My point is that the structured products market of 2007 differs from a classical bubble. In the case of Tulips or Pets.com, speculators ignore the underlying fundamentals in favor of chasing the mania of the price movement. This probably describes the housing market in overheated areas at the time, and in turn people assume the same thing dynamic was at play on Wall Street. I don't really think that's the case. Banks tried to figure out new financial technologies to synthesize safe assets out of the very quickly growing pool of risky subprime mortgages. This in itself is not an insane idea, the very purpose of a bank is the synthesize safe assets from risky ones. Your checking account is a pool of risky assets masquerading as hard money. They weren't attempting to bet on housing the same way home flippers were, rather they were attempting to profit off the financing without taking exposure. Much the same way brokerages finance margin accounts, without taking a significant underlying exposure to the speculators' positions.

A better analogy is the way options markets behaved prior to 1987. Before then the well-known volatility smile/smirk was absent from options prices. The Black-Scholes vol remained constant across the surface. Options only really started heavily trading in the early 80s, so there was little understanding about how to price far out of the money strikes. The financial methods used to price options were flawed, but not in a way that indicated a lack of common sense, like buying Pets.com in 1999. Rather it was a surfeit of knowledge and experience made by many extremely smart people who were doing their best to trailblaze a new and complex domain.

Some of Wall Street's problem was an over-investment in quant models and an underinvestment in shoe leather. Hiring a few cynical old auditors to wander around the Inland Empire and the like interviewing buyers and mortgage brokers would have exposed much of what's going on.

You're more right than you know; but most iBanks and hedge funds have adapted: http://www.muddywatersresearch.com/

Thanks, very interesting.

Thanks Doug, for sharing your experience and analysis.

We learn by doing, I agree.

The problem with correlations on risk assets is their tendency to move toward 1 during a crisis.

"Estimating a bank, or even a desk’s riskiness, involved not just computing these exposures on single instruments, but across a portfolio of instruments whose correlation with each other was very complex and regime-sensitive."

My friend who used to audit hedge funds has said the same thing. Just determining whether their clients finished the day long or short on a given security was a challenge.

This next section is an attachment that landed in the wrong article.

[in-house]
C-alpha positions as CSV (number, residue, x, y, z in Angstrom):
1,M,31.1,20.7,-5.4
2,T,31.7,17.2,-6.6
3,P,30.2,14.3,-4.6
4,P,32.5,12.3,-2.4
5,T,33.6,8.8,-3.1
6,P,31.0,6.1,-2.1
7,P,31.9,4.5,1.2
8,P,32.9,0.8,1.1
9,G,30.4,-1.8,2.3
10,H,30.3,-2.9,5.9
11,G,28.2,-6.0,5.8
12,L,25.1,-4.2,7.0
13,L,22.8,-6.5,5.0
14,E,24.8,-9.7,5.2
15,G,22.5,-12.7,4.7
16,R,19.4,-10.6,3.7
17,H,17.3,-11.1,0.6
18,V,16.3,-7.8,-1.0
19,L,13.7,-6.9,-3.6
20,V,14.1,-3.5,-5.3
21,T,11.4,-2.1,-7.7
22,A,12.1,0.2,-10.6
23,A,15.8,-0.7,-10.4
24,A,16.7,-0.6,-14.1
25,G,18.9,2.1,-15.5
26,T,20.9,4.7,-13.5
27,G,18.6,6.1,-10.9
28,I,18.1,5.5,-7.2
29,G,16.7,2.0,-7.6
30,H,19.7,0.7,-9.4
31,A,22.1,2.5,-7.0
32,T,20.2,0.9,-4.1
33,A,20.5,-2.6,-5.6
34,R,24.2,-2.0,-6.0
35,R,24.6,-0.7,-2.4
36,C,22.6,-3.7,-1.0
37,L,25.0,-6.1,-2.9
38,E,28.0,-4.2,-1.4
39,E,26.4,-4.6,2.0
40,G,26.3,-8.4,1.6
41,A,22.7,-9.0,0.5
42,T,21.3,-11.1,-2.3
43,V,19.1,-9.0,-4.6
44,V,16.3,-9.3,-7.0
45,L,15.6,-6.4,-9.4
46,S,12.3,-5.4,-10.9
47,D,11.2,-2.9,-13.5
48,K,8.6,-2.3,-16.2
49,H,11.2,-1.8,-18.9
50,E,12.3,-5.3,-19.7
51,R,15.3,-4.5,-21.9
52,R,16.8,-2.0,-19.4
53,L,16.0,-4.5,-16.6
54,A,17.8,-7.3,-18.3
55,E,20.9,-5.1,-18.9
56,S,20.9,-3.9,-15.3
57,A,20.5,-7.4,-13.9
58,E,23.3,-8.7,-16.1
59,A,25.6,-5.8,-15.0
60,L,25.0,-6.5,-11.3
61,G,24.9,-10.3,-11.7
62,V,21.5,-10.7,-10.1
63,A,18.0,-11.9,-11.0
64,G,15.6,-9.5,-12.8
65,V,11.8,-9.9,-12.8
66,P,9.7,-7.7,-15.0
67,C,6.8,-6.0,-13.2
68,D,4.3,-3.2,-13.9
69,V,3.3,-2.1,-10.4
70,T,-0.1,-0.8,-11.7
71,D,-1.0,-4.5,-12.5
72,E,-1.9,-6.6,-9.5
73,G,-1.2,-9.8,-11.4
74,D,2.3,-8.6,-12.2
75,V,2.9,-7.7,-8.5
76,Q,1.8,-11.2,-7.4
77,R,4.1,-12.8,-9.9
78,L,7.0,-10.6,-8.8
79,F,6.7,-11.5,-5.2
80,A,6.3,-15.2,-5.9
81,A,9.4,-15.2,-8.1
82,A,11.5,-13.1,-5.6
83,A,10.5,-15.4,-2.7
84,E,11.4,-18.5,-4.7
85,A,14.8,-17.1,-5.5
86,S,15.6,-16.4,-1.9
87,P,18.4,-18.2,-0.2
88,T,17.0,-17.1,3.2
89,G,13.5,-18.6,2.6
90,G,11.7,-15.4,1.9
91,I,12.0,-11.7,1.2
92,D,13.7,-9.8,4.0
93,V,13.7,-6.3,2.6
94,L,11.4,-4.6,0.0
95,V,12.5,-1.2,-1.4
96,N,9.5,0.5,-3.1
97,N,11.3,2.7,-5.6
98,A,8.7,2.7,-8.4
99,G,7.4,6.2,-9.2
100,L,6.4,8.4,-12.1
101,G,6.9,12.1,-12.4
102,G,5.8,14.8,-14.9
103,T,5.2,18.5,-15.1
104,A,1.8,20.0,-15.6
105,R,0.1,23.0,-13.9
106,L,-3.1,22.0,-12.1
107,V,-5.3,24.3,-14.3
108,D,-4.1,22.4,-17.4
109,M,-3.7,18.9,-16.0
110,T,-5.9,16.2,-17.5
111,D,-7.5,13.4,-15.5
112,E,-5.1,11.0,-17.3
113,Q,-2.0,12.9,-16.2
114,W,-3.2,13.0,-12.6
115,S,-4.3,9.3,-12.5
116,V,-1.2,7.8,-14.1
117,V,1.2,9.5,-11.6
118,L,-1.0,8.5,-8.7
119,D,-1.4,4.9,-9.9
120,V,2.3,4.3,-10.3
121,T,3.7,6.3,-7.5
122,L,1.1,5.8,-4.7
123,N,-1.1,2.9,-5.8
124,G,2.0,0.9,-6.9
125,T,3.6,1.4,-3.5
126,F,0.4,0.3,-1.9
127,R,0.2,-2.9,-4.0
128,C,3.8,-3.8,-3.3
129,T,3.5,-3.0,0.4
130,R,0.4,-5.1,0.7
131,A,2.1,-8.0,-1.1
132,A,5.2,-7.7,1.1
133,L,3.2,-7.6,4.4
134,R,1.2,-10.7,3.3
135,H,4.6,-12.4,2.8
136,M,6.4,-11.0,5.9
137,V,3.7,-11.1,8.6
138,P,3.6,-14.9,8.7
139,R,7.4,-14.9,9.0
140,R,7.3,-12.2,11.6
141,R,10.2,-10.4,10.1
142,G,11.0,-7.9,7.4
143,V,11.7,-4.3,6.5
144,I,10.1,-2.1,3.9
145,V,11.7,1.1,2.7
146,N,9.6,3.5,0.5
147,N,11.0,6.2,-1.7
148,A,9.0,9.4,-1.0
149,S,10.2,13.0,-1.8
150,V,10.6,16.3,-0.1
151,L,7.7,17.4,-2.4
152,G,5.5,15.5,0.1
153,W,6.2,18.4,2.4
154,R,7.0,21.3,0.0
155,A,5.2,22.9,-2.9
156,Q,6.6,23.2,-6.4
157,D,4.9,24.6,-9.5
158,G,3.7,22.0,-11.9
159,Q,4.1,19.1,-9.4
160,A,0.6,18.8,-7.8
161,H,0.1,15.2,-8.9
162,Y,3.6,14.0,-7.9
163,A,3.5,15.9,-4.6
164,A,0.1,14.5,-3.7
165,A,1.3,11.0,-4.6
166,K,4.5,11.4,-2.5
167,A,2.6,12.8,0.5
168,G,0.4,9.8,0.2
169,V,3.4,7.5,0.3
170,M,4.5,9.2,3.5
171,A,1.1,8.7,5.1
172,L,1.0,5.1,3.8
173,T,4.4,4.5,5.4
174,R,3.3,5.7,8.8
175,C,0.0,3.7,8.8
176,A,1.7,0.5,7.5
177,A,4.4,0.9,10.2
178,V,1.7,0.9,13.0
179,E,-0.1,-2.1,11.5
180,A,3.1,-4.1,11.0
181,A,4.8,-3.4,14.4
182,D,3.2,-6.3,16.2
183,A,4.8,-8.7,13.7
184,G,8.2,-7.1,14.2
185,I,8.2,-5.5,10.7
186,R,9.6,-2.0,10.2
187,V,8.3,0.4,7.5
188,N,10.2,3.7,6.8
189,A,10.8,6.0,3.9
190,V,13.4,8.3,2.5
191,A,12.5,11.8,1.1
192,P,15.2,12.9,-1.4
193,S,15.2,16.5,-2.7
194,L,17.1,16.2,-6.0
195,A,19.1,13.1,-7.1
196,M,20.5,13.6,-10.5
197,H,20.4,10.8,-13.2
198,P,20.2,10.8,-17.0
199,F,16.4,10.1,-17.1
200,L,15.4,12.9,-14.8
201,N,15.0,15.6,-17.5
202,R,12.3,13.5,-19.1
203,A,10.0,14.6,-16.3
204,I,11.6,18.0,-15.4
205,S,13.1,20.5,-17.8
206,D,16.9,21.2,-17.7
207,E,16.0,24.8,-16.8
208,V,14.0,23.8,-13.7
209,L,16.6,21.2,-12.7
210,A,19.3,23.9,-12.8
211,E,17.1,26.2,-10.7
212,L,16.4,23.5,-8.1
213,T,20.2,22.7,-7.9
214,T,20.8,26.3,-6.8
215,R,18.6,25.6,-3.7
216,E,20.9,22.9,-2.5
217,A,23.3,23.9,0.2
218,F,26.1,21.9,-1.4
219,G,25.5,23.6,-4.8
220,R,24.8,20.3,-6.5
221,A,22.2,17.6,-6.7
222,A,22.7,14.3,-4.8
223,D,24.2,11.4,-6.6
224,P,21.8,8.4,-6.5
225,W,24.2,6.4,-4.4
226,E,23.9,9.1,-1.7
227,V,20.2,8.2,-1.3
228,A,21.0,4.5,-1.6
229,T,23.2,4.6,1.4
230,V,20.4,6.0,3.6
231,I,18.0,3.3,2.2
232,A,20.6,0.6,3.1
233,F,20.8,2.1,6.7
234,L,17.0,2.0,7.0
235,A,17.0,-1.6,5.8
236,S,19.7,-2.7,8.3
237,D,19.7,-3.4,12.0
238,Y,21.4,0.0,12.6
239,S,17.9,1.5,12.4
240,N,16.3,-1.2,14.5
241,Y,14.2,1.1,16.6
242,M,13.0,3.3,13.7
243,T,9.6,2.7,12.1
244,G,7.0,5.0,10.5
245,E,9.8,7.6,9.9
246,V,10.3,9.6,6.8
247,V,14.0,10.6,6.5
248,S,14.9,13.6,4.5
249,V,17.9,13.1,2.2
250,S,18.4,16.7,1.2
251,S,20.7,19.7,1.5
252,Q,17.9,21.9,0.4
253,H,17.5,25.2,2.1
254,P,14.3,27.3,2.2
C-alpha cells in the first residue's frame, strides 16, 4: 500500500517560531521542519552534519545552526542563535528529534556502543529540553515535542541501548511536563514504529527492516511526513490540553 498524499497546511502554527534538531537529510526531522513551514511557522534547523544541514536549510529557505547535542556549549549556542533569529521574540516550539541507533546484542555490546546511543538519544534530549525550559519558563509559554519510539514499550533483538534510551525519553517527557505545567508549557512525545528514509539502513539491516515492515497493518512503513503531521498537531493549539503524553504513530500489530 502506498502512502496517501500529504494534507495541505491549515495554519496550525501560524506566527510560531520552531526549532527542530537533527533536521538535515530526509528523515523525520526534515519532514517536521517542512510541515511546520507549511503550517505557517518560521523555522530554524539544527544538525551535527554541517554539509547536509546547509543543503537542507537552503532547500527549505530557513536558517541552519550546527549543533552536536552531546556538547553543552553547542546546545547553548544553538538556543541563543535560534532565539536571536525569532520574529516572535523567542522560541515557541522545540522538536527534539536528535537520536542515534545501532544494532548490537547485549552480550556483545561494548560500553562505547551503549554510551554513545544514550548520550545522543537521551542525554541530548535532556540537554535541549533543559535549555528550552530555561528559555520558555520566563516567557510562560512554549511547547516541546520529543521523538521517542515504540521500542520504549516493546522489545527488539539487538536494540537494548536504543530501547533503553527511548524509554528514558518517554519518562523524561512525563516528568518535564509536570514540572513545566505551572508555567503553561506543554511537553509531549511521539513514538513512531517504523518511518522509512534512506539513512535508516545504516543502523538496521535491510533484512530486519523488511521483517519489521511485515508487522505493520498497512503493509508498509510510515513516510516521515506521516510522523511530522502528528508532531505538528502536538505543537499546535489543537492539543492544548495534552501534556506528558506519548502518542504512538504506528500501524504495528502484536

"We find that the average person in our sample neither timed the market nor were cautious in their home transactions"

That's how you'd expect people existing in the shadow of moral hazard to behave.

Also: Rational bubble. As long as you're not the last one who invests, buying a bubble is perfectly rational.

1. Period under study was 2004 to 2006...would have been interested to see a period up to 4th quarter 2008.

2. Income levels for the group also probably rose faster than historical average as well, meaning that they may have had an income effect which led them to speculate (hey, I'm now rich, look at my bonus), or they may have rationally sought to purchase a house for the mortgage deduction.

3. In a bubble, there are always those who think that what matters is the existence of a greater fool to save therm. If you look at some of the bubble experiments involving grad MBA finance students, you will find that finance folks bid up assets, and did not dump them, even though they knew they were overvalued, thinking that they could get out just in time, and were themselves not the bigger fool.

Here's what it felt like inside the bubble from a mid-2000s Hawaii sales conference of Washington Mutual:

http://isteve.blogspot.com/2014/04/great-moments-in-community-fulfillment.html

And more on the mind of Kerry Killinger, CEO of WaMu.

http://isteve.blogspot.com/2013/10/nostalgia-time-washington-mutual-back.html

It could also be evidence that there wasn't a bubble, and that the insiders were rationally taking part in a reasonable bullish market.

Were they supposed to be able to guess in 2006 that the FOMC in 2007 and 2008 would be peopled with sadists?

I'm with you, but this is not the story people want to hear.

As I've said a million times, the Housing Bubble was in large part a bet on Diversity. As Bush, Mozilo, Killinger, Cisneros, etc. said over and over, the lower home ownership rates among minorities evidenced market failures due to bigotry, which they saw highly profitable opportunities increase racial equality and social justice by lending more to marginal borrowers. The big bets were made in the four Sand States, where huge Hispanic populations combined with high average home prices.

We all ought to know by now how that worked out -- in particular, the data on Hispanic defaults has been tabulated by economists and it's amazing -- but it remains difficult to put the true lessons of the last decade into words in public because that would involved expressing skepticism about the sacred tenets of Diversity Think.